There are many types of life insurance, but most Canadians opt for either “term” or “permanent”. Term life insurance is the most common, covering policyholders for a determined time period — 5, 10, 15, 20, 25, or 30 years at a time. With a term policy, rates also start off lower and go up as you get older. Permanent life insurance, on the other hand, is designed to provide payouts to the policyholder’s family at the time of the policyholder’s death. Permanent rates “start off a little higher and generally don’t go up as you get older,” Marr explains.
So does the type of life insurance one holds have an impact on how cannabis use is viewed? Early indicators point to no, but when you move beyond term and permanent, the picture gets a little more complicated.
“With term or permanent, there’s not much of a difference in terms of cannabis use, but then there is something called a fully underwritten policy and a simplified issue policy,” Marr says.
“With a fully underwritten policy, the rates are usually a little lower, but they’re going to be more stringent on the requirements; you may have to complete a blood test or urine sample, and usually they’ll be a little more stringent on the marijuana use, with two times a week being the max,” he continues. “Whereas a simplified issue, there’s a series of health questions, no medical tests; those tend to be a little more liberal with the amount of marijuana you can use, and the premiums on those are also a little bit higher.”
What’s the deal with edibles?
As of October 17, 2018, Bill C-45 — also known as the Cannabis Act — stipulates that “adults” (the age of majority varies by province) will be allowed to purchase dried cannabis flowers, cannabis seeds, cannabis oils, and cannabis plants from provincially authorized retailers. But a big part of the recreational cannabis market is excluded from the initial government offering: edibles.
It’s estimated that food products containing cannabis won’t be available through provincial channels for at least another year, but this hasn’t stopped people from including the buds or oils in their own baked goods, drinks, and snacks. So how does the life insurance industry view the edible segment of the newly legalized cannabis market? Much the same.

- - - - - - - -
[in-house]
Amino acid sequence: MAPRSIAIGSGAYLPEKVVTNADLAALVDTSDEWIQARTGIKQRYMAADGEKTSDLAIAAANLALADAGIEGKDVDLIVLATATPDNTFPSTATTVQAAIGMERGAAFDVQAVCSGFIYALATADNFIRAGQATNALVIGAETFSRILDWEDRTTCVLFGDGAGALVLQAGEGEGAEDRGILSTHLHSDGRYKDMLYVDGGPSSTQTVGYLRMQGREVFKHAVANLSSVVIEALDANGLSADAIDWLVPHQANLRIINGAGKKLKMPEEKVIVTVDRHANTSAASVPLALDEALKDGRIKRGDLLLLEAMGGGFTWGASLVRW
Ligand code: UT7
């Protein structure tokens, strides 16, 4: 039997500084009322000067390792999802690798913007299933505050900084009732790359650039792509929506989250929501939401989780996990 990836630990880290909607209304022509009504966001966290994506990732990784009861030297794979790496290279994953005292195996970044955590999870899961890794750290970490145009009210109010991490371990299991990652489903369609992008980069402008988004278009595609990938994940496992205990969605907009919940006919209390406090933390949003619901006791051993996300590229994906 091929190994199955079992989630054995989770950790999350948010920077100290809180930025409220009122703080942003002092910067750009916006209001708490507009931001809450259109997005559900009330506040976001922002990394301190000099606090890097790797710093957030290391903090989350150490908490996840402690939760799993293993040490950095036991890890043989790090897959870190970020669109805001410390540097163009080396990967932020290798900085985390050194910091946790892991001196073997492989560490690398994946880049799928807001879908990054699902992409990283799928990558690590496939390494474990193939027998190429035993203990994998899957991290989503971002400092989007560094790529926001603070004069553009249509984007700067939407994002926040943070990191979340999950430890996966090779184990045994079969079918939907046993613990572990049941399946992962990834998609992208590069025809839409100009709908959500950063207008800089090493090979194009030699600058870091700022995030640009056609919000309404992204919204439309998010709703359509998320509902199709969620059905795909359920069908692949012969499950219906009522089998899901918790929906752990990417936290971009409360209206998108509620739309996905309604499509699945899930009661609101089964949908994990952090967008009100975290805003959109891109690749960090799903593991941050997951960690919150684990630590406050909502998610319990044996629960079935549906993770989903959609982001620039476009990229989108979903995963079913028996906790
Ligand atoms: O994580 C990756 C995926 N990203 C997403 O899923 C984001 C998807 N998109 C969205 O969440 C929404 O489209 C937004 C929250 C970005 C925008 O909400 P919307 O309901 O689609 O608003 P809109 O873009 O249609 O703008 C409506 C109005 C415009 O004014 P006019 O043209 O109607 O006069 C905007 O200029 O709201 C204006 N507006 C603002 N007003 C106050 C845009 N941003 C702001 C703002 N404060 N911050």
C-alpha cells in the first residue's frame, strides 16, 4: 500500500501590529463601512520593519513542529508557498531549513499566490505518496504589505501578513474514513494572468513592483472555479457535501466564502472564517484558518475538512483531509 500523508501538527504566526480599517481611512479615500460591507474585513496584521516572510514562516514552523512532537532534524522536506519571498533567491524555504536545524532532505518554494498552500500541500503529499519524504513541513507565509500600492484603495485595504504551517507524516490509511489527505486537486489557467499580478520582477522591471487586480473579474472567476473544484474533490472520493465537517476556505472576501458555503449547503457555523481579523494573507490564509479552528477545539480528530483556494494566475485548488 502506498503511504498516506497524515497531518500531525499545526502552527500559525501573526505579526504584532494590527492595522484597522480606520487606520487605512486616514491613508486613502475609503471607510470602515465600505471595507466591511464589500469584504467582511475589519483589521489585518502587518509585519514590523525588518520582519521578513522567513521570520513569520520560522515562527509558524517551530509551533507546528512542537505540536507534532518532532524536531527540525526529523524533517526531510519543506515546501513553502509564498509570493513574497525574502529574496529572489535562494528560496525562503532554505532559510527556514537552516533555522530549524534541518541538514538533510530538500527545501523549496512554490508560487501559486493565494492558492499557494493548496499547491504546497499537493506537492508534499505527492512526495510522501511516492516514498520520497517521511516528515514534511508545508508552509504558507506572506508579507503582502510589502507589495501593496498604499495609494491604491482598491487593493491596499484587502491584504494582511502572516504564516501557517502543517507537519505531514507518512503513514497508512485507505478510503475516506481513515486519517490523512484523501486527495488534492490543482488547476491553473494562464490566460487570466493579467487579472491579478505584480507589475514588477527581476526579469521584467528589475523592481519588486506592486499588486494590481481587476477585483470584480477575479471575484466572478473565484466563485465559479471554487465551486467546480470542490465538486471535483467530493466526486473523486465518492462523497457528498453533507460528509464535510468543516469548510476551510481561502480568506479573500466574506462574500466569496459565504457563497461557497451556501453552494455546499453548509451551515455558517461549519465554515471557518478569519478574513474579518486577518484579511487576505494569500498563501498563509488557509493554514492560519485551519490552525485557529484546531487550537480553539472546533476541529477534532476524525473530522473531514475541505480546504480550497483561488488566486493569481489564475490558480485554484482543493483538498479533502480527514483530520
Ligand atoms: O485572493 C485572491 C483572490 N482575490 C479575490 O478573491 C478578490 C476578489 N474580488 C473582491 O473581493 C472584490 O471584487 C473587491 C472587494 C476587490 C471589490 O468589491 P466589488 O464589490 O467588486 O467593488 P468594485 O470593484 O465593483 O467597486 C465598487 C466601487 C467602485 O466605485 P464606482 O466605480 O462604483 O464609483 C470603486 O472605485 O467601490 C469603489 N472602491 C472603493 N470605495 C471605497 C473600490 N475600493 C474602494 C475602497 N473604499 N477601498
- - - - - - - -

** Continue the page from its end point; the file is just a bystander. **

“Life insurance companies probably won’t view edibles differently than other kinds of marijuana. Edible users should still be able to qualify for non-smoker rates,” says Marr. “Keep in mind, this has been the industry’s view of marijuana products for the last year almost. Marijuana wasn’t legal and you were still allowed to consume two joints a week — or the equivalent in edibles — and get non-smoker rates.”
What can we expect down the road?
Whether or not you’re in agreement with Bill C-45, there is consensus across the political spectrum on one thing: legalized recreational cannabis is here to stay. With a market estimated to generate anywhere between $4B to $10B in sales annually, there’s no putting the genie back in the bottle. So what can we expect to see from the life insurance industry moving forward? Data, data, and more data.
“Insurance companies will start to use data more and more,” says Marr. “They’re going to use predictive-type data to help with their underwriting; they’re going to look at the person’s occupation, the types of activities they’re involved in, and any other kind of data they have, in order to factor it in with marijuana to determine how to underwrite people.”
“That’s a trend that’s happening already, a kind of intelligent or automated underwriting, where they take data and use it to predict,” continues Marr. “They were doing that before, but they were using a person to do it and ask questions, whereas now a lot companies are steering towards data and using algorithms to predict how they underwrite individuals. So marijuana usage may be combined with other data in order to make a decision. Things like postal code, occupations, income levels; they may not have used that before for decisions, now they will.”